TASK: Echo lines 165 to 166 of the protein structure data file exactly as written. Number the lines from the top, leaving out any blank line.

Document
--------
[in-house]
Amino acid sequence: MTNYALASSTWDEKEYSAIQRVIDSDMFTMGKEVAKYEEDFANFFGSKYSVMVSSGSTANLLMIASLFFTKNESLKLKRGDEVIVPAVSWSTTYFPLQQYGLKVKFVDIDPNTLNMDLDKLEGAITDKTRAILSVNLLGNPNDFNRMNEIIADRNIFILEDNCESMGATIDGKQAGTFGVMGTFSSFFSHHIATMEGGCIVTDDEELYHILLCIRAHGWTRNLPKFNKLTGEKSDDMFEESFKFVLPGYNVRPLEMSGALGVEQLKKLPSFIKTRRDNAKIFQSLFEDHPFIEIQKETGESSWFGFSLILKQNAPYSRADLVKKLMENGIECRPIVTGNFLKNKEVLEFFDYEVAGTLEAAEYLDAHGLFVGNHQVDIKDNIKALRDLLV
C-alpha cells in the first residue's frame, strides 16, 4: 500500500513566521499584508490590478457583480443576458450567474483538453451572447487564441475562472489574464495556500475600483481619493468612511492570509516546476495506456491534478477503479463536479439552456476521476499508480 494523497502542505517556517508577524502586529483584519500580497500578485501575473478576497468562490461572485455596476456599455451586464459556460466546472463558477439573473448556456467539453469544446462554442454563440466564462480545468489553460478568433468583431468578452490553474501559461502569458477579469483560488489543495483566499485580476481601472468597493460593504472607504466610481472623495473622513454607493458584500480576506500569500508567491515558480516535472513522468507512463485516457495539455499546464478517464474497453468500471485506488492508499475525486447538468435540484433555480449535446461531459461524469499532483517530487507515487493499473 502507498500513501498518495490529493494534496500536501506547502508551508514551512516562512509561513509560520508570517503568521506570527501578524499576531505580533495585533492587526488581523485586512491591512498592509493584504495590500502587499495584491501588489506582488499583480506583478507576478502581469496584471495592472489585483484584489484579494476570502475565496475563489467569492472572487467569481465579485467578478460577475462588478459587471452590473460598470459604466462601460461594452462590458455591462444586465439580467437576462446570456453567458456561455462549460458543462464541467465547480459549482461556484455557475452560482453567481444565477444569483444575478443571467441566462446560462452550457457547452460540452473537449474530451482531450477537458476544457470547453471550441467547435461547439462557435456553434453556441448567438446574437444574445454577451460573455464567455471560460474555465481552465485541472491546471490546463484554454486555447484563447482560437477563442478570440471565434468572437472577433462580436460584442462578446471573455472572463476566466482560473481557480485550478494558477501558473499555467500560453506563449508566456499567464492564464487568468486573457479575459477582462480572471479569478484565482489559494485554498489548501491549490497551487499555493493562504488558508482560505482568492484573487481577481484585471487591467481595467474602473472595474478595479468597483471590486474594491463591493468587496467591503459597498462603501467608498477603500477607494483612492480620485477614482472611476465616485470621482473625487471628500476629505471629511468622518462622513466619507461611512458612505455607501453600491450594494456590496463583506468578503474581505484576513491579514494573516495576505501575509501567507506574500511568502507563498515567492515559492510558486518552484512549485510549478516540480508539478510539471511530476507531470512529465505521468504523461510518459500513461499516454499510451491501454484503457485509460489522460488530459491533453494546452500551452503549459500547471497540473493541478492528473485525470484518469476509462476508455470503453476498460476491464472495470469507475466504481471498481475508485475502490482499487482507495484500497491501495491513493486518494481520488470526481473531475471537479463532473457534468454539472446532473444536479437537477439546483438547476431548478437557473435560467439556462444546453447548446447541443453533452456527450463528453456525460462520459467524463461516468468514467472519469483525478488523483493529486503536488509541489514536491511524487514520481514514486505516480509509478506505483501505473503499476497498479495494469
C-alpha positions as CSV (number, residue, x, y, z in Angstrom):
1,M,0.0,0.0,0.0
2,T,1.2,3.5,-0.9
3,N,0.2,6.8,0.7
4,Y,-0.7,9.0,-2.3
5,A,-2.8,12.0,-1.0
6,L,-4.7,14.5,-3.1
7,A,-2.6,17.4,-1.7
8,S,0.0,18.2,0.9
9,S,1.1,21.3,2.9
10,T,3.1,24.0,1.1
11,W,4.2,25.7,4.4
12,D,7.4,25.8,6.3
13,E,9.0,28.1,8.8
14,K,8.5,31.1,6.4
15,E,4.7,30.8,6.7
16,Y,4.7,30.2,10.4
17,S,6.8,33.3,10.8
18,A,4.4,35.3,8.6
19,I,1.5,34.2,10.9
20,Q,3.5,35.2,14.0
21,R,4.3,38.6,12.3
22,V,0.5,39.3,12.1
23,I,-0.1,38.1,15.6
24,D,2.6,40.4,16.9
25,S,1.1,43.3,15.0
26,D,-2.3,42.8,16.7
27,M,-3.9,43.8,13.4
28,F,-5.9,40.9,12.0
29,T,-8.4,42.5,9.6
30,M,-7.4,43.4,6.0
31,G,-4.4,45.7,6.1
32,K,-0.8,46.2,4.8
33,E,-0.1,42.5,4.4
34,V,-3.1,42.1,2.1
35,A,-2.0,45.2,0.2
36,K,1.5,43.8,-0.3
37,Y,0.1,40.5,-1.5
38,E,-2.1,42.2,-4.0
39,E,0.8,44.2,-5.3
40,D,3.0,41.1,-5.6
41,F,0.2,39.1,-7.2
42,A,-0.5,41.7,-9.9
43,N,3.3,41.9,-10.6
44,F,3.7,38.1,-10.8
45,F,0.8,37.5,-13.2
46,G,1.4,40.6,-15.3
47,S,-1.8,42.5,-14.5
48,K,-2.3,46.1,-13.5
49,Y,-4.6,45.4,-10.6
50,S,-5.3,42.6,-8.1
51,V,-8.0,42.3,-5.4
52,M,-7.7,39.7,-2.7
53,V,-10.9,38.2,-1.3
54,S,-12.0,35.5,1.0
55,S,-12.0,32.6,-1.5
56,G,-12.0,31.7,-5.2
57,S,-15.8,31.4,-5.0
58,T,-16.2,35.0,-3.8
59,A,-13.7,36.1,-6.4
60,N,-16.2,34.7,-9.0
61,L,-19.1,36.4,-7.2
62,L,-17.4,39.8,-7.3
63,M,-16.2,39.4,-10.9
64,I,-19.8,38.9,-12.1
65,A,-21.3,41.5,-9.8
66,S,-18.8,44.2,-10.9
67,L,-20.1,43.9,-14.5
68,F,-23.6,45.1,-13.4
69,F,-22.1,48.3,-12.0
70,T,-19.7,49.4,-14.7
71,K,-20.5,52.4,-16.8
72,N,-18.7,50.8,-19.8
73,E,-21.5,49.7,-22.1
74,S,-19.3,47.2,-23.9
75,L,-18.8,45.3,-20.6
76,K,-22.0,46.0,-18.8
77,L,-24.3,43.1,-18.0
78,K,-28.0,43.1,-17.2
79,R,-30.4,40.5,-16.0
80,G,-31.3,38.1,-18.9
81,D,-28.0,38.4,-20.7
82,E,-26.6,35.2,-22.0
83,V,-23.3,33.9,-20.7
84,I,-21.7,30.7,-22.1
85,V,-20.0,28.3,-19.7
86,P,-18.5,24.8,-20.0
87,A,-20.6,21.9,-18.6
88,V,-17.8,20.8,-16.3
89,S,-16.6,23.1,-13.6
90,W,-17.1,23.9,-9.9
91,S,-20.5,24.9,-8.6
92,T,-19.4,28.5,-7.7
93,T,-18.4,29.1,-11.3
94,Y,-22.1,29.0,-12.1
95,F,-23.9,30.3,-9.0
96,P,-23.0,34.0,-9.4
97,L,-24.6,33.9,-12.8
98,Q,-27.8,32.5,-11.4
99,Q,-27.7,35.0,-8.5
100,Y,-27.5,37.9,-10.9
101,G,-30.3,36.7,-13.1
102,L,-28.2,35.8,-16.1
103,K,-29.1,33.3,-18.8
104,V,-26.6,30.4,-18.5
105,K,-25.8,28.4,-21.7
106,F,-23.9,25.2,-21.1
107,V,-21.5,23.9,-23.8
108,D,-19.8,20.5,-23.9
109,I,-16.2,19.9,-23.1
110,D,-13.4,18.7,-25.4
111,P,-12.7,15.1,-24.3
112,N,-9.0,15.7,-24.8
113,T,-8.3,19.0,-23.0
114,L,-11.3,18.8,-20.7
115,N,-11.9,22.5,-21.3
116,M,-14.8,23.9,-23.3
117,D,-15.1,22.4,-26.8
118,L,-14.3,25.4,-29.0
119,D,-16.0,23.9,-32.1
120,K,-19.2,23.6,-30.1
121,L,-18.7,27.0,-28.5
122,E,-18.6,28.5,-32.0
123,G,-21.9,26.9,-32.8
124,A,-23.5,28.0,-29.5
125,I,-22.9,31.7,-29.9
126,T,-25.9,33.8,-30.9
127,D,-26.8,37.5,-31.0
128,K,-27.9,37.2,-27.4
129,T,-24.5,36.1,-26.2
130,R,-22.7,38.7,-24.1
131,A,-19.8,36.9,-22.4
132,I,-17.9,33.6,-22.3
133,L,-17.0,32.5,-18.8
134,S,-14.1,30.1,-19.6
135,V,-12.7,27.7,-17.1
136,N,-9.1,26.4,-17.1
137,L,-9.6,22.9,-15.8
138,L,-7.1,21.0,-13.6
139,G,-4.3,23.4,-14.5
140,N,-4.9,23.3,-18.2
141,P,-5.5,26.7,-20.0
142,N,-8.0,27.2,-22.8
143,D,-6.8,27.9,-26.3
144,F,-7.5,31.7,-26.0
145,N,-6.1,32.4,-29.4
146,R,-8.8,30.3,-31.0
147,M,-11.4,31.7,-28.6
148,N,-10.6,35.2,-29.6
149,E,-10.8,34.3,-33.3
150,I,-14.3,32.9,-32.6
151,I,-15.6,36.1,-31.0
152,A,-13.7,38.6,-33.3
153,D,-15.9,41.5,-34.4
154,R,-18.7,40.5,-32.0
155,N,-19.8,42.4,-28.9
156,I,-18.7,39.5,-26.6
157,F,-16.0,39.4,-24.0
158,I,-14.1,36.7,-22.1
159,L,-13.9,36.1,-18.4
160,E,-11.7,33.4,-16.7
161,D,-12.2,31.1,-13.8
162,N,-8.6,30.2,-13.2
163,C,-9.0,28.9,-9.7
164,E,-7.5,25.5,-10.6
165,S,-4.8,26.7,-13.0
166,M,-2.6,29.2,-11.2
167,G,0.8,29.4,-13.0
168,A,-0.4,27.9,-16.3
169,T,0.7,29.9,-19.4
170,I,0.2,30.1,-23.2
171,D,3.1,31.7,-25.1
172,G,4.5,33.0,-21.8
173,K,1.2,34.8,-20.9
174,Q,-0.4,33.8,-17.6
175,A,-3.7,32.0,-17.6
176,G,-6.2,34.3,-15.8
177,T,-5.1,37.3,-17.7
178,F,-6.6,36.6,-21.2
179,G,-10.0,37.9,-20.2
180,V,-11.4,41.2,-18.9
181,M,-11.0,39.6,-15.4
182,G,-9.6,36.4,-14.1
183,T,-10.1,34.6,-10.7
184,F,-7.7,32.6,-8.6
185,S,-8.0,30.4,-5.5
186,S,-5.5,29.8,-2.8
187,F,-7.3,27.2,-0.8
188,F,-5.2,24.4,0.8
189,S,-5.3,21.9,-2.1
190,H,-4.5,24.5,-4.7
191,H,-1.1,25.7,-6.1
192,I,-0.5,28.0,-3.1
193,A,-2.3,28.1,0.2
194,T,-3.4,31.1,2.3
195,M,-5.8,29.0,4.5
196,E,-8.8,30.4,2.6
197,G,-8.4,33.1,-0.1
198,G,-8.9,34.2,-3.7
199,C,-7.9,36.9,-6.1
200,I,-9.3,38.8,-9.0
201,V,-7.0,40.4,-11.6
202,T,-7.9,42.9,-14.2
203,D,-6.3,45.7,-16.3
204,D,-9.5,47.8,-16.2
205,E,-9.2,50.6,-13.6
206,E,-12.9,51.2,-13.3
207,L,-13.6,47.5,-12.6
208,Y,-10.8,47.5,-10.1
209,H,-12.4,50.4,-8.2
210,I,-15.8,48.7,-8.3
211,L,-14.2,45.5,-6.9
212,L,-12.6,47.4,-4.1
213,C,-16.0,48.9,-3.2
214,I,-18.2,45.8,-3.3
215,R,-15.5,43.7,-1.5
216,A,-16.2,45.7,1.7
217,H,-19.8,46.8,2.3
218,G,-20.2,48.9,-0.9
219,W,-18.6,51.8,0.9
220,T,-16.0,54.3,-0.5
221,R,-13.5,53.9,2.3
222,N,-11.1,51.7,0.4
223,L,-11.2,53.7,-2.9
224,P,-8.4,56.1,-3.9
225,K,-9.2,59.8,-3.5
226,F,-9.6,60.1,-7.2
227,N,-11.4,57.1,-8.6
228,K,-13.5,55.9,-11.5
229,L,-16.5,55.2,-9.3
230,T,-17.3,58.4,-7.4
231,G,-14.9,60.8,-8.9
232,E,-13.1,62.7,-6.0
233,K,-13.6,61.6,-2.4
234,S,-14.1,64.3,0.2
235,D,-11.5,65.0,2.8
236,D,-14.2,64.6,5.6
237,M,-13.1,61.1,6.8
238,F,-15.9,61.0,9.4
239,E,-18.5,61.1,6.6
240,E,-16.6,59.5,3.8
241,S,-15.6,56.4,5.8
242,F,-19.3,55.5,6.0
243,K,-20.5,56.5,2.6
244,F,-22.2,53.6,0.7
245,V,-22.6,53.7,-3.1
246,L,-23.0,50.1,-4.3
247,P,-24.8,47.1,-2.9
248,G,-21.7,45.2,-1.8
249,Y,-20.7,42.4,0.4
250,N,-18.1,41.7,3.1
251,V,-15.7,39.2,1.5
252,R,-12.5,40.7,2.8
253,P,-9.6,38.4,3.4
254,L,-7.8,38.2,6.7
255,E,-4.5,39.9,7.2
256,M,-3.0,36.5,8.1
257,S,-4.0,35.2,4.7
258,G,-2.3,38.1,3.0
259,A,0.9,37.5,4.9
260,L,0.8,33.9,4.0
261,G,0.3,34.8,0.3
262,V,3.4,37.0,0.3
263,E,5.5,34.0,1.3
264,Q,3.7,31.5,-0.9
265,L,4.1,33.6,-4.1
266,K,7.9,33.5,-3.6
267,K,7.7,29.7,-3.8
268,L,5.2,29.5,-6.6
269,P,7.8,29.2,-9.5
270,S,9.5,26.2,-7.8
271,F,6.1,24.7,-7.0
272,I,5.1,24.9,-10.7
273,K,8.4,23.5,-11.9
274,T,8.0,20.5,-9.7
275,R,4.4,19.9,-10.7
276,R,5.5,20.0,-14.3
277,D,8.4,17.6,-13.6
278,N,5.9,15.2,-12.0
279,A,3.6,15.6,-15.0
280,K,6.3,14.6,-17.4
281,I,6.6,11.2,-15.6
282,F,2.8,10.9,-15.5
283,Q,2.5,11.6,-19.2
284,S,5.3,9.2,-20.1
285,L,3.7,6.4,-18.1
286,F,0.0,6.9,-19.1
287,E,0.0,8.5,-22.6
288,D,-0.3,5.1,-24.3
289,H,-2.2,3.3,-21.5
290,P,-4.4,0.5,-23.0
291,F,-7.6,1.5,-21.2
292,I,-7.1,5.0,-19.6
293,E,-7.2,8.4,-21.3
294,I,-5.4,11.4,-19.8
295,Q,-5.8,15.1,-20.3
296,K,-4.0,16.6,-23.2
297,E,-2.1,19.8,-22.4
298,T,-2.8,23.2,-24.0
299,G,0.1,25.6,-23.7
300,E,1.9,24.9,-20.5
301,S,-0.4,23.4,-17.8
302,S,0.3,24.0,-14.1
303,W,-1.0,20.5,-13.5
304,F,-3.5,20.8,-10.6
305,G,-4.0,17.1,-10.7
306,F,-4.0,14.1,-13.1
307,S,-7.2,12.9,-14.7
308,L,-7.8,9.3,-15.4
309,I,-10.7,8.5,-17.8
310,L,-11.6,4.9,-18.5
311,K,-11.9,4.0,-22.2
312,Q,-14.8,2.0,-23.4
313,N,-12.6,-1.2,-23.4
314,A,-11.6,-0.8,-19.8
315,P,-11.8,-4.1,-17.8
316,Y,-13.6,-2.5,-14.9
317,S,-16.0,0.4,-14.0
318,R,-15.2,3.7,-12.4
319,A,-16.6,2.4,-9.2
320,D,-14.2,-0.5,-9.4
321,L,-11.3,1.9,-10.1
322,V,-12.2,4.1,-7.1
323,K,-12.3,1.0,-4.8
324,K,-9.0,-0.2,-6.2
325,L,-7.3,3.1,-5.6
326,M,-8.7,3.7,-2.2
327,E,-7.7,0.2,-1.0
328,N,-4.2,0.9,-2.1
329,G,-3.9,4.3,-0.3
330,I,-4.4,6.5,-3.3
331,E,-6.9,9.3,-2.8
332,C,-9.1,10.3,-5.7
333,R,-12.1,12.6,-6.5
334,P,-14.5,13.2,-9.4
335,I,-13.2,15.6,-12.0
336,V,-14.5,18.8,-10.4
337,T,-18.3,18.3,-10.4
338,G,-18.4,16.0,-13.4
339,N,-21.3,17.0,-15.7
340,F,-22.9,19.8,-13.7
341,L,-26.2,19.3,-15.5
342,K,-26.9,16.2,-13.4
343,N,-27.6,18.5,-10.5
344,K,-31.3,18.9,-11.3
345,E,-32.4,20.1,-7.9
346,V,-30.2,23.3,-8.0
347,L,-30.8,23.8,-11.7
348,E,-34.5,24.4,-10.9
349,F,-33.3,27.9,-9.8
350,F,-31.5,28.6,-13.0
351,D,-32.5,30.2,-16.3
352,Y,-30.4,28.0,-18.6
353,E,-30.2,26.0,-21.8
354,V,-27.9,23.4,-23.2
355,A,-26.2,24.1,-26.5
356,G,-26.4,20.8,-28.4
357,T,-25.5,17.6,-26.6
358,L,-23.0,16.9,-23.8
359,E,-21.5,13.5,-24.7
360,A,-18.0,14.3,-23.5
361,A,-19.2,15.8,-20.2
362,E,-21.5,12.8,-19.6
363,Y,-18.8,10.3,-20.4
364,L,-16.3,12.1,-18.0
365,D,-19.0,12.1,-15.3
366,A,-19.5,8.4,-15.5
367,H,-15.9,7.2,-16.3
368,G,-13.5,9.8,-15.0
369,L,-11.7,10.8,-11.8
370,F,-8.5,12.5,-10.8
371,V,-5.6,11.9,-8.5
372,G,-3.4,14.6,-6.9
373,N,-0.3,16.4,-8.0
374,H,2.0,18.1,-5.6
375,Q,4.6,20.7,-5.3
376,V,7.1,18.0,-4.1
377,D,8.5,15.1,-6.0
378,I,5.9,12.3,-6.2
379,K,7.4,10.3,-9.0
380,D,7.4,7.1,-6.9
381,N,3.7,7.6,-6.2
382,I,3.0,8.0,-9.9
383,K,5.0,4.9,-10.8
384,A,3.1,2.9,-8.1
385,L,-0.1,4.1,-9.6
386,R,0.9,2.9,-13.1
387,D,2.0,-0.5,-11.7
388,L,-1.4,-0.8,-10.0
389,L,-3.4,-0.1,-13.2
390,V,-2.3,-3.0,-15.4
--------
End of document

161,D,-12.2,31.1,-13.8
162,N,-8.6,30.2,-13.2